Jan Baetens near name checking my book 4 years ahead of publication

…what abstraction finally shows is also the possible frailty of narrative. Even when it is present in apparently hegemonic ways, narrative can always collapse in order to give way to something totally else.

–Jan Baetens, Abstraction in Comics. Quoted in Bennett, Comics Poetry: the art of the possible

I swear, I hadn’t read this when I concocted the concept for When the last story is told – the sentiment is the same, though. From the description for my book:

[The] very title suggests a potential end of narrative, but also  that something else may fill the gap, a still-fluid substance or undefined fictional construct forming …

Guess I was on the right track? If anyone has Baetens’ contact info please pass it along, I’ll be happy to send him a copy.

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Updated: High praise from @badgetoon

You know, I value all comment on my work, positive and negative, but sometimes there’s that little extra that makes a morsel of praise stand out. This one from Mark Badger came in the mail today, in response to When the last story is told:


Update 16 Sep 2015: Badger posted a very flattering review of my book on his blog. I’ll give you the bulk of the first paragraph here and let you enjoy the entirety on Mark’s website:

Comics have characters, places and things, a plot with events no matter how surreal. […] If you remove the characters, the empathy, the narrative drive traditionalists think there is nothing there. But it’s a rich nothing that has paper, ink, paint, a cartoonist, a reader, pages, things that make a book. Can that basic of a book exist outside of narrative traditions?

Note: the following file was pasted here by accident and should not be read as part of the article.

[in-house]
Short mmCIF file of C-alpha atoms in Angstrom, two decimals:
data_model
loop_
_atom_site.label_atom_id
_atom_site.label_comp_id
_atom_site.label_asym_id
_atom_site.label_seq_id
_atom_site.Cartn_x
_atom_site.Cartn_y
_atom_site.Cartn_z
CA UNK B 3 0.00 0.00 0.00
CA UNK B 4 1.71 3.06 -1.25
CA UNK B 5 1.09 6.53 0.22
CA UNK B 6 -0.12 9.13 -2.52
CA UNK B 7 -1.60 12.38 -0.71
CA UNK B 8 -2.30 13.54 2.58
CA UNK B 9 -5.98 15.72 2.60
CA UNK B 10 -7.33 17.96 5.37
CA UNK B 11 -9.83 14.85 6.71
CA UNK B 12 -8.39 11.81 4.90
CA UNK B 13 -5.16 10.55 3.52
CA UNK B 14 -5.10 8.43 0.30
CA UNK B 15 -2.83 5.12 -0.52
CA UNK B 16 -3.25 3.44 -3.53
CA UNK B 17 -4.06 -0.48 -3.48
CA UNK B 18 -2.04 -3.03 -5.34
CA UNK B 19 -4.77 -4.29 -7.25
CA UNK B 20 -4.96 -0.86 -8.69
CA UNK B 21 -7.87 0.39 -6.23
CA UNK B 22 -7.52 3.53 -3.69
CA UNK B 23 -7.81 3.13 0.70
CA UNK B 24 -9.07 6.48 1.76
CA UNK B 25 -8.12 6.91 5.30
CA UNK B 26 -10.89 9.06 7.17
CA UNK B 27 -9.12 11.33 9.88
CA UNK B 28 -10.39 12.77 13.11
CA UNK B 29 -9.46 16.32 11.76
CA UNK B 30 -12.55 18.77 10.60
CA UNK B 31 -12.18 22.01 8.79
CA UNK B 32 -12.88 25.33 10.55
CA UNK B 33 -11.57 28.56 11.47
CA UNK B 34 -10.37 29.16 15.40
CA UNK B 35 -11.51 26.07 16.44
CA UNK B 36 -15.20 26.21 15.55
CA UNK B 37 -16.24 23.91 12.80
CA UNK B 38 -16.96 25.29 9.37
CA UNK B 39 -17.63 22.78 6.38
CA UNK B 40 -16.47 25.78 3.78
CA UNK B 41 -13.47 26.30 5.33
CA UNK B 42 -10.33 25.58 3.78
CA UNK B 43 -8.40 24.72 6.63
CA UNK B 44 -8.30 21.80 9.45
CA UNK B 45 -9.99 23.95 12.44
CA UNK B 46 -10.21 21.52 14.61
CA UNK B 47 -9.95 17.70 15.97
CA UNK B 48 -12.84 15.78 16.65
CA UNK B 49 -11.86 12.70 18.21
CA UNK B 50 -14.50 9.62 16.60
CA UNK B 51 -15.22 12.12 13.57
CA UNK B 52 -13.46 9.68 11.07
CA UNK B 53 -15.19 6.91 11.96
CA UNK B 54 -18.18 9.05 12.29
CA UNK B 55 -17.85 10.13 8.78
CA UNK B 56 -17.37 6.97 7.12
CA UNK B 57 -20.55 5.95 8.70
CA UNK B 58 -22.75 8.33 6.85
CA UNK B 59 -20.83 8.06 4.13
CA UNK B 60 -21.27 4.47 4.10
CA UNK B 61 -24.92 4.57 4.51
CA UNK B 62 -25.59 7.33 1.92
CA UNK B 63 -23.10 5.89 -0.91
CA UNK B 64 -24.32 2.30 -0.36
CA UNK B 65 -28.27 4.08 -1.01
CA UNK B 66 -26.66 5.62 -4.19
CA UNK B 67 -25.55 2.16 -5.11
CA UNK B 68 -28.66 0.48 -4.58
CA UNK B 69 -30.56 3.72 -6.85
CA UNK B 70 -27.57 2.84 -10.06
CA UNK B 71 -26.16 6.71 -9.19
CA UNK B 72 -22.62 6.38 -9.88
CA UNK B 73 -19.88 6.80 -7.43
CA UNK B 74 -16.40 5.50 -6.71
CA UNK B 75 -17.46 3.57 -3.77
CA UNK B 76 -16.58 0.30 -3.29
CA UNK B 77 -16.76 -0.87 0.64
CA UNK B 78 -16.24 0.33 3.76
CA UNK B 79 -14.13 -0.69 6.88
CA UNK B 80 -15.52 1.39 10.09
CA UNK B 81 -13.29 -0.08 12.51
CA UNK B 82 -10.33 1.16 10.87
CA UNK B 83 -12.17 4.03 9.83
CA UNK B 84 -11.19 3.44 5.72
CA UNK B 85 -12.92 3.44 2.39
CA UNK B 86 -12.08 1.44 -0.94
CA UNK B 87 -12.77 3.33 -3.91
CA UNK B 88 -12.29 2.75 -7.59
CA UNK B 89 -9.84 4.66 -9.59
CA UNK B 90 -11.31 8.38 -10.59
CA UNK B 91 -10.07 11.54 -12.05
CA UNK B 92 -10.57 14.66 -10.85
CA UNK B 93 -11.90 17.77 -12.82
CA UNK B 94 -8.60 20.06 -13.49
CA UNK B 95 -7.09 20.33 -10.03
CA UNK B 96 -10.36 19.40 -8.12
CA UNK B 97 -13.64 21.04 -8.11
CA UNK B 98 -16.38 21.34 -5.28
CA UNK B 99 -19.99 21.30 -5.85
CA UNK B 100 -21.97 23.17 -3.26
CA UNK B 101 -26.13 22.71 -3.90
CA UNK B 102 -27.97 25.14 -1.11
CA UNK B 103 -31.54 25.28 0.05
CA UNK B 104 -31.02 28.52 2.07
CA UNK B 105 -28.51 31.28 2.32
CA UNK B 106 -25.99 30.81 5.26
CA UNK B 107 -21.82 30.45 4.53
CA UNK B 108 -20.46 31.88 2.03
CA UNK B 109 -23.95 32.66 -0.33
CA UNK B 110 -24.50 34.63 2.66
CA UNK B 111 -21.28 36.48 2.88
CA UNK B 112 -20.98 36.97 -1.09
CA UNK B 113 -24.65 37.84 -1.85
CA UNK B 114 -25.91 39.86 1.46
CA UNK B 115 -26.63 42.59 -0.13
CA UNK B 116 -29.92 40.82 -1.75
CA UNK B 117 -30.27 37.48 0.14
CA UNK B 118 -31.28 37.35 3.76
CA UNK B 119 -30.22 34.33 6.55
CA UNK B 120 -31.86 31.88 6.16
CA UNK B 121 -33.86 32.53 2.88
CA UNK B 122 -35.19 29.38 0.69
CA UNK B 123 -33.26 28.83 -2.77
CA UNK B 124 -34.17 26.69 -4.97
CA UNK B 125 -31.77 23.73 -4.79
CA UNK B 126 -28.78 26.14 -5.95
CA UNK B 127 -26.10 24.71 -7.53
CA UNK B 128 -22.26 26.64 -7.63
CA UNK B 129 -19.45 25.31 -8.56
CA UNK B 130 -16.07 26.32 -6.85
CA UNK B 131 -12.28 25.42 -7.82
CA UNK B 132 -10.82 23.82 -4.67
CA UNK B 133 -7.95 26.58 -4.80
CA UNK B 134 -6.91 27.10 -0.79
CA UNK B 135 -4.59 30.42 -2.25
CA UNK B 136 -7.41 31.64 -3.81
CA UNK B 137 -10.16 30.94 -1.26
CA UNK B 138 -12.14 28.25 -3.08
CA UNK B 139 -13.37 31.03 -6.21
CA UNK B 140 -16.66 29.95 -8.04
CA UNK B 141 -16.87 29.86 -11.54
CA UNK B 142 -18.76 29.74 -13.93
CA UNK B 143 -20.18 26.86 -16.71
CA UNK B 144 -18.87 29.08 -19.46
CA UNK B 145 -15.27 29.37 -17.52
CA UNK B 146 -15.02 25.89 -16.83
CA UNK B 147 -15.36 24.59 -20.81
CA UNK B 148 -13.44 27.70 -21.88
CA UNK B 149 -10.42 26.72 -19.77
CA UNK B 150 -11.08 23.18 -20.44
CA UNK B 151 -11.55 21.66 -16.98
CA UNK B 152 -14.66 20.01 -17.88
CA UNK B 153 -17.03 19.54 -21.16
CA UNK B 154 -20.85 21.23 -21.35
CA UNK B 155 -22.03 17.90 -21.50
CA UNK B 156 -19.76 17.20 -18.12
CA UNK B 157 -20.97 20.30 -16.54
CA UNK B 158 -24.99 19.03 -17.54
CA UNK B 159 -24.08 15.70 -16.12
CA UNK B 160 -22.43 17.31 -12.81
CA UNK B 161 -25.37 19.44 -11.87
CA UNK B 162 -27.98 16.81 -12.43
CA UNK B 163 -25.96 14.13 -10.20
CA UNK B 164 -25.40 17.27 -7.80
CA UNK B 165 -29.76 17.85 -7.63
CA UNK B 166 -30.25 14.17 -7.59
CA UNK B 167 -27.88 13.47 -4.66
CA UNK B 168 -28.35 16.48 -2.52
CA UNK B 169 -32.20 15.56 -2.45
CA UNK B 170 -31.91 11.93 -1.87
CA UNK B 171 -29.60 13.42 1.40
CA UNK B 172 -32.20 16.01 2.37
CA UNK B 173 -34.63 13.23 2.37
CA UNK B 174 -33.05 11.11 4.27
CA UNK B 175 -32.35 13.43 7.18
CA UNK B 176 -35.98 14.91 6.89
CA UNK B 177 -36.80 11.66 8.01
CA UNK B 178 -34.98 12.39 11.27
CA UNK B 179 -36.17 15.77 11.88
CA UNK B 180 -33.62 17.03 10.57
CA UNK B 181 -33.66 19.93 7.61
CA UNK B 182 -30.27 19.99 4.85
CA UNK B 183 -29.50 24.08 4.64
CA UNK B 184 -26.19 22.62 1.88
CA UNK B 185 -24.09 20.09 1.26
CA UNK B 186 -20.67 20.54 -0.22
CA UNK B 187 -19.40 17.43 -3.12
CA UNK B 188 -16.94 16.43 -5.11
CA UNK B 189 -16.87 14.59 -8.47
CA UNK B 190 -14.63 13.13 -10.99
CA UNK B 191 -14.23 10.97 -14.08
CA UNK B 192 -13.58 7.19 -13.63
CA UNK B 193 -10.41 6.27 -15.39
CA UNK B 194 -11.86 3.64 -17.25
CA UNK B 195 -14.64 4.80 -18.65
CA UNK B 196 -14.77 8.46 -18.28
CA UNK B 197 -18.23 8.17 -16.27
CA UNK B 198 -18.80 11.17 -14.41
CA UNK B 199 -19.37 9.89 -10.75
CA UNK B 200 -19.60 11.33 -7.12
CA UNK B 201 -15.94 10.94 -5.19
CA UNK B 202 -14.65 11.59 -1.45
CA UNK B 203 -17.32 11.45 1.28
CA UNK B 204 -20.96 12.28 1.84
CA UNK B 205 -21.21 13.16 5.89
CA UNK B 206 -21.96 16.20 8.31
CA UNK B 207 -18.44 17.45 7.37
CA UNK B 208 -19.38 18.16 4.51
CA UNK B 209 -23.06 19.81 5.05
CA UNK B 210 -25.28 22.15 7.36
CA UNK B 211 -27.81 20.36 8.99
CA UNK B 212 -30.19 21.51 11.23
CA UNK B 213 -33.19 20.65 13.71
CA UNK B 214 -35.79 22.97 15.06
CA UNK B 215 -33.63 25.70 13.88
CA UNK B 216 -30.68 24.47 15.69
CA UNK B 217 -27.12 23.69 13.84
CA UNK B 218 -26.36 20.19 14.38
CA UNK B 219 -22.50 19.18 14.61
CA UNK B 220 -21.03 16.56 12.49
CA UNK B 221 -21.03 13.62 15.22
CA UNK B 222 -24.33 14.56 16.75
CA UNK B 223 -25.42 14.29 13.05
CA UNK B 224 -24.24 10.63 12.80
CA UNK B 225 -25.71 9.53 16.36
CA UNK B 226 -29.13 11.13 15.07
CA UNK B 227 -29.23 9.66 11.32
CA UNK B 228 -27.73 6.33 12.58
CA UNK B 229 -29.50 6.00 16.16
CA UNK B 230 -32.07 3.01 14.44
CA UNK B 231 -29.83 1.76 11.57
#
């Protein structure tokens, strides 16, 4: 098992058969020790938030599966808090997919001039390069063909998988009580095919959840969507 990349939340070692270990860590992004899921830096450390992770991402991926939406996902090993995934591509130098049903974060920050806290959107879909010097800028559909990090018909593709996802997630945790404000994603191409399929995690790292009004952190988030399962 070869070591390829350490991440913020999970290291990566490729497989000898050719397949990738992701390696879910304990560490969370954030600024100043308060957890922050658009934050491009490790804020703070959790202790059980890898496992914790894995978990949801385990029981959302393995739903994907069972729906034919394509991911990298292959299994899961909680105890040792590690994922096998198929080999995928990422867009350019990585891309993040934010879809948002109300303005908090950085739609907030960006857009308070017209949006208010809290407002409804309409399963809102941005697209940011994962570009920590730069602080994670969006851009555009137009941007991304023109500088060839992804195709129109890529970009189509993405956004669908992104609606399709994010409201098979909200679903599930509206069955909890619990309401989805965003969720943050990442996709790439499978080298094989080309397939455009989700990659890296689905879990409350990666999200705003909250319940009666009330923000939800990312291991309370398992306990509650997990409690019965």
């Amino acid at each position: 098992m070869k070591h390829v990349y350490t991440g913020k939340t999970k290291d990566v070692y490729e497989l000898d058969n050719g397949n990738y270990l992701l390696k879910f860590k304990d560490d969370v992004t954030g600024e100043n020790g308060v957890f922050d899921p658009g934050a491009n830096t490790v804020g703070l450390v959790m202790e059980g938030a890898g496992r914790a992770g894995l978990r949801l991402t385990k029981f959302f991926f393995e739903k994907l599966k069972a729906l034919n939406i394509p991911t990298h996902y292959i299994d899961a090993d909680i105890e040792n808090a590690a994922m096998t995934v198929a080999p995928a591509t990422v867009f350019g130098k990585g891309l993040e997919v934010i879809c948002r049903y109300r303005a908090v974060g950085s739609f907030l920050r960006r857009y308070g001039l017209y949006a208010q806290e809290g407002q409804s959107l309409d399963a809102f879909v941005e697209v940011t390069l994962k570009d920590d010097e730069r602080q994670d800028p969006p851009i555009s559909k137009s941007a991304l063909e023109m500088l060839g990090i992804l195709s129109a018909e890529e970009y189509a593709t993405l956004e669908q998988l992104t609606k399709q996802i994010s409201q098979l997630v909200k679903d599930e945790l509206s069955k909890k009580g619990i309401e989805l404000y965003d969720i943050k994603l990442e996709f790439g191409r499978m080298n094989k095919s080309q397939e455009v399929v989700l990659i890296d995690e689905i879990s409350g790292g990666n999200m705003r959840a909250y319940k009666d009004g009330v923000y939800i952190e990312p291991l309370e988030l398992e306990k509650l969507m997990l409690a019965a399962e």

The only downside to this acclaim is that I’ll have to let my own review of Mark’s Abstract Kirby sit for awhile so it doesn’t look like a communal back patting… End of update

Thanks, Mark! 🙂 You may know Mark’s work for Marvel and DC Comics, personally I first encountered his art on Martian Manhunter in the late ’80s (I guess? The books ran ads for single issues of Watchmen, if memory serves me), and his approach to drawing blew my mind, it was so far from what I expected in a superhero comic book.

Years later, I found Mark to be a contributor in what has become my desert island book, Fantagraphics’ Abstract comics anthology — funny how things loop back on you in irregular patterns! Nowadays Mark is drawing Abstract Kirby and Julius Caesar, which you will find at his website.

So that was Mark’s four star six-arm review of my book, above. Why don’t you get it for yourself?

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When the last story is told

[caption id="attachment_3432" align="alignleft" width="242"] When the last story is told; 68 full colour pages at 20x26cm (8x10 1/4"). Cloth bound, foil stamped hardcover with vertical title band.[/caption] When the last story is told, its absence rings with colour: Shapes & structure linger— Like the clap of thunder when the air rushes to fill the vacuum…

Grimy matrix


Plastic OH sheet used for monotyping the previously posted greeting cards. The acrylic will soak the coloured paper and tear off part of the surface when the plastic is removed, hence the paper fragments. I’ll just let this sit around my workspace for a few days before I decide whether I’ll wash it for reuse.

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